It all started, when I was a kid, with “Unsolved Mysteries”. If you aren’t familiar, it was a TV show in the eighties and nineties that profiled cold cases and paranormal stories. I was obsessed with all the frightening tales highlighted on the show. My brother and sister, to this day, still mock me for memorizing the phone number (1-800-876-5353). As I grew into adulthood, I maintained my fascination with mysteries, particularly the ones that were true. Today, that means I’ve entered the world of true crime. I’m not sure I can name all the podcasts and shows I’ve gotten into in the last few years (I’ll try to do so at the end of this article). But I realized, recently, I’m not alone. Women are particularly interested in this genre, but why is that? Why do women LOVE true crime?
One study reported that women fixate on true crime stories because of the prevalence of violence, often aimed at women, that seems built into our culture. Women may have a very real fear that they will be a victim of a crime. That fear isn’t unfounded – women are victimized by an intimate partner more often than men. For all our modern advancement, humans still have a very real survival instinct. Feeling prepared for potential danger is one way to address that. That might seem crazy, absorbing true crime stories to avoid crime, but it’s true for me, when I really think about it.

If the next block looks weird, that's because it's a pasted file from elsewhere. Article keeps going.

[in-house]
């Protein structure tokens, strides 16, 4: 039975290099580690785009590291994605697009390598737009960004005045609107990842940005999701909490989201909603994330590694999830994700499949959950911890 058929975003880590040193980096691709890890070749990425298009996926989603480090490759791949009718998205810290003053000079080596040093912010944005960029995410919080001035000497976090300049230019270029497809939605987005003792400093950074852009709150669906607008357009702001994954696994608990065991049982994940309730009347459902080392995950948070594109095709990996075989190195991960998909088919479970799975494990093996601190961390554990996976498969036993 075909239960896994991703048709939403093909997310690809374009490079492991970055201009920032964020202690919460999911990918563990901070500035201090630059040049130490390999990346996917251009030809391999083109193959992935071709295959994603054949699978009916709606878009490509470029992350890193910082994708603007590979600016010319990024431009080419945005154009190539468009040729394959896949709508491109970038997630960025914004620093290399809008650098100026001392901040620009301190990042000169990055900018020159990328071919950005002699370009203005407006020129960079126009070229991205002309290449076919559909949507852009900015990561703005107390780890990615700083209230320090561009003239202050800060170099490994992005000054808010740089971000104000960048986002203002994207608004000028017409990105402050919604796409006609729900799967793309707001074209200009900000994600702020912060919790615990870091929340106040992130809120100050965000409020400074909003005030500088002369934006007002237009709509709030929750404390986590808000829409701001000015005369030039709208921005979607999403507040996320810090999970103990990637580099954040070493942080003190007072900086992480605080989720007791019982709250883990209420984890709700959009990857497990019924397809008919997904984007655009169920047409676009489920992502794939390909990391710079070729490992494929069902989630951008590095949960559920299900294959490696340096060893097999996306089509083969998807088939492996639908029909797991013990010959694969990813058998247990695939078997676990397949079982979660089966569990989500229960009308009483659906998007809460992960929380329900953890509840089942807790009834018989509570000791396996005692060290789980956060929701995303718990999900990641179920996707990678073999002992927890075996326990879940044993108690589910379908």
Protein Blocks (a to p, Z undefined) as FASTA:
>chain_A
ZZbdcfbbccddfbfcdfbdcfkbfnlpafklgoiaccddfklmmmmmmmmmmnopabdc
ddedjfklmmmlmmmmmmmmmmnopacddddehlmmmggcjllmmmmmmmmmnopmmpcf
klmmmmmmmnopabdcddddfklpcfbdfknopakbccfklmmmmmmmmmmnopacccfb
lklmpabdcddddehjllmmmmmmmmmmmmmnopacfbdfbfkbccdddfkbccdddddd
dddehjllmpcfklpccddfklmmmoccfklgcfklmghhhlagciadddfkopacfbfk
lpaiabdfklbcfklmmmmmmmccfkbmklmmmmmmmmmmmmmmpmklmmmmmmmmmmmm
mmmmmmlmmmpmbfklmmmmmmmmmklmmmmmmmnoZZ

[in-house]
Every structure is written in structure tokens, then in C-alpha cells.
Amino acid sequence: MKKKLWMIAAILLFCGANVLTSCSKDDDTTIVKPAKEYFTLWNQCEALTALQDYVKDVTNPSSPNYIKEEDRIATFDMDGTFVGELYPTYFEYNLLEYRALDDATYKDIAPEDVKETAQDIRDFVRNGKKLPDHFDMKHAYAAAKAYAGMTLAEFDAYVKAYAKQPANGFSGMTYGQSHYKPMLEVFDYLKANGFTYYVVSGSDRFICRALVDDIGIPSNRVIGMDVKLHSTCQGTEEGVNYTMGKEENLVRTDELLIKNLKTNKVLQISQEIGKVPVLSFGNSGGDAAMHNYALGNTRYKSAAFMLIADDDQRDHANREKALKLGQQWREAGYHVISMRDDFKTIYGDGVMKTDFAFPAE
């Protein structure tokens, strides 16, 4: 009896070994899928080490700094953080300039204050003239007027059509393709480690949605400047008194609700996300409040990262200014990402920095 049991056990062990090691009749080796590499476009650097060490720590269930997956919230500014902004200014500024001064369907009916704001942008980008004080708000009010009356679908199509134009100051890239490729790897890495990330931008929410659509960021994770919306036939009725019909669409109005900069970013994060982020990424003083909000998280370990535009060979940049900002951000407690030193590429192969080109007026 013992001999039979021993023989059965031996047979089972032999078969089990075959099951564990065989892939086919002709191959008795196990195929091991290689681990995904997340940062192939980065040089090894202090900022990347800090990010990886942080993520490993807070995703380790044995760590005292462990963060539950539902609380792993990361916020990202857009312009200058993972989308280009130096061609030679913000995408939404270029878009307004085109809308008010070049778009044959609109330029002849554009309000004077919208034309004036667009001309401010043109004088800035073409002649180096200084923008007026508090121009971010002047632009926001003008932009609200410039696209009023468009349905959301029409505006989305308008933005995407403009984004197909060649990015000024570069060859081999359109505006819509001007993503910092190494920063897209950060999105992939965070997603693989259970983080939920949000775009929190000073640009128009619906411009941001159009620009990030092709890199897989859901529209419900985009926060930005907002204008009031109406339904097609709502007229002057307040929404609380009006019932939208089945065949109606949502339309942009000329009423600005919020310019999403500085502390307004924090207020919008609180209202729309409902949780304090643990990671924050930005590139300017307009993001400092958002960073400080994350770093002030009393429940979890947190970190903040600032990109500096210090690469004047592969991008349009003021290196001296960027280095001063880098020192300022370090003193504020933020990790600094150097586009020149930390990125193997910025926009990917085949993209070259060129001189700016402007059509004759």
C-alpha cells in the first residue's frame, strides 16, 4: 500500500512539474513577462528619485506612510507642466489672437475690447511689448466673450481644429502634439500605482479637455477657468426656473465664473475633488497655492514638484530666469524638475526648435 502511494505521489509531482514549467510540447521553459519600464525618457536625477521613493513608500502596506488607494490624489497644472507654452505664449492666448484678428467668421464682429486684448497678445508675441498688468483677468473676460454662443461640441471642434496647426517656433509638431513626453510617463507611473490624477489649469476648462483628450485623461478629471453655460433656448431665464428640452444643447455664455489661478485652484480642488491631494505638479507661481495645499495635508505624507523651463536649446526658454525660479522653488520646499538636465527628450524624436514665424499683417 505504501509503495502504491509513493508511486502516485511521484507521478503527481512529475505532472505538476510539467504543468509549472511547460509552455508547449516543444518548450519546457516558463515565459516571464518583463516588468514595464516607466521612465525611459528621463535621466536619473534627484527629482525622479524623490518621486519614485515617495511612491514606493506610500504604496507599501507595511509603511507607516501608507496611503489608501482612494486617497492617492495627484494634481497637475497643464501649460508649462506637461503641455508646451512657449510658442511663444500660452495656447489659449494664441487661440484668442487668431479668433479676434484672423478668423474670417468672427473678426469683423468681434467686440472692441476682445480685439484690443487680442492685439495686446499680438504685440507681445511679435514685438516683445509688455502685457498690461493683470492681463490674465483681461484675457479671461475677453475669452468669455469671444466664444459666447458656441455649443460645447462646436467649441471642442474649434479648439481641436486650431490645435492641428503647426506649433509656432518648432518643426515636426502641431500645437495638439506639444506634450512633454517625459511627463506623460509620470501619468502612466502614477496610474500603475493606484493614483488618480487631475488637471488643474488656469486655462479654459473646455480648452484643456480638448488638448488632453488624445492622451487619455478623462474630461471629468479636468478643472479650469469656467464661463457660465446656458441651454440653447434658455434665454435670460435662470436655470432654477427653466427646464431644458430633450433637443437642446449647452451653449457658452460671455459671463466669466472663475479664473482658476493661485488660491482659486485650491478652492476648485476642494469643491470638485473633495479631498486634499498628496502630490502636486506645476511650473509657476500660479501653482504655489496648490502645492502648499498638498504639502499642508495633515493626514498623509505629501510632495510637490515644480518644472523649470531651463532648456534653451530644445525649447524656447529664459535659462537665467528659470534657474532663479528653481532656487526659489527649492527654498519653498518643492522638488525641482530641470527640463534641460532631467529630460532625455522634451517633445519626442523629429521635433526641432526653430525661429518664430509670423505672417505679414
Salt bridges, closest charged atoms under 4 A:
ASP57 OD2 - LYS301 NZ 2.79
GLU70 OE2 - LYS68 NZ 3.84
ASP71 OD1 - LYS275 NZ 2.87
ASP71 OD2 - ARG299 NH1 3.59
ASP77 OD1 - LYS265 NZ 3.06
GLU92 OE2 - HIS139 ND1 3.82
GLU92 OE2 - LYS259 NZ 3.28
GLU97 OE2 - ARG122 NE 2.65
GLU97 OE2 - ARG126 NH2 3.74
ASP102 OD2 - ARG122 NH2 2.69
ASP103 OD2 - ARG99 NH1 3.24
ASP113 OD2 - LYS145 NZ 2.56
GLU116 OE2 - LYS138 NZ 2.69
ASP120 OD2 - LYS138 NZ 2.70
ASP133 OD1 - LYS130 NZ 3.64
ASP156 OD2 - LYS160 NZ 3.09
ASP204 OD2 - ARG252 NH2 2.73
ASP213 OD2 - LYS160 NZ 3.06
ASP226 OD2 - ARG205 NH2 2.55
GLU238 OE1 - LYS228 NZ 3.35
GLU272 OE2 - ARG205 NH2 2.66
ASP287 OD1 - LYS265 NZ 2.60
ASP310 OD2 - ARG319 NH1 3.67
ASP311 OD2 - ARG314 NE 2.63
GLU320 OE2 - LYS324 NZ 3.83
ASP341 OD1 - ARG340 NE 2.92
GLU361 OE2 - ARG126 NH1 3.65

I want to preface this by saying that victims are NOT to blame for violent crimes perpetrated against them in any way. However, on some level, true crime gives us the chance to be “smarter” than the victims. Think of it this way – when you watch a horror movie and someone goes towards the basement where we, the audience, know the threat is, you might yell at your TV “Don’t go down there!” It’s a similar phenomena with true crime. We can sit back and say things like “I never would have trusted that guy who turned out to be a killer!” Plus there’s just the fun of puzzling out the solution to the mystery. The fact that it’s a true story just ups the ante.
A fascination with evil
Most of us cannot fully understand why someone would become a serial killer (though when people use the non-word “walla” instead of “voilà”, I can imagine…) True crime gives us a peak into a killer’s mind, a place that has mystified scientists, law enforcement, and regular people like me for eons. Furthermore, there’s the human fascination of good versus evil. True crime is a chance to explore that dichotomy. It goes straight back to that self-protection instinct.
Compassion for victim…and maybe the perpetrator
Whether a woman has experienced a violent crime or not, she may see herself in the victim of the true crime story. So many popular true crime shows feature young, beautiful, small-town women that many of us can easily relate to. We may think “Thank God that has never happened to me.” On the other side of things, some women even feel compassion for the perpetrator. I sometimes do, particularly if he came from an abusive upbringing – it seems like he never stood a chance at leading a good life. I’ve even caught myself wondering if I know someone who could be or become a serial killer. Would I know? How would I react if I found that out (hopefully not as the killer’s victim)?
For now, this isn’t going anywhere, as long as women continue to love true crime. If you’re looking for suggestions, I have plenty. On HBO, there’s “The Jinx”. On Netflix, check out “Making a Murderer” (I only liked season one) or “I am a Killer”. Then for podcasts, listen to “Serial” (the first season and it’s updates), “Up and Vanished”, “Atlanta Monster/Monster”, “Dr. Death”, “Dirty John”, “Man in the Window”, “Criminal”, “In the Dark”, “Accused”, and “Breakdown”. And of course, there’s always old episodes of “Unsolved Mysteries.”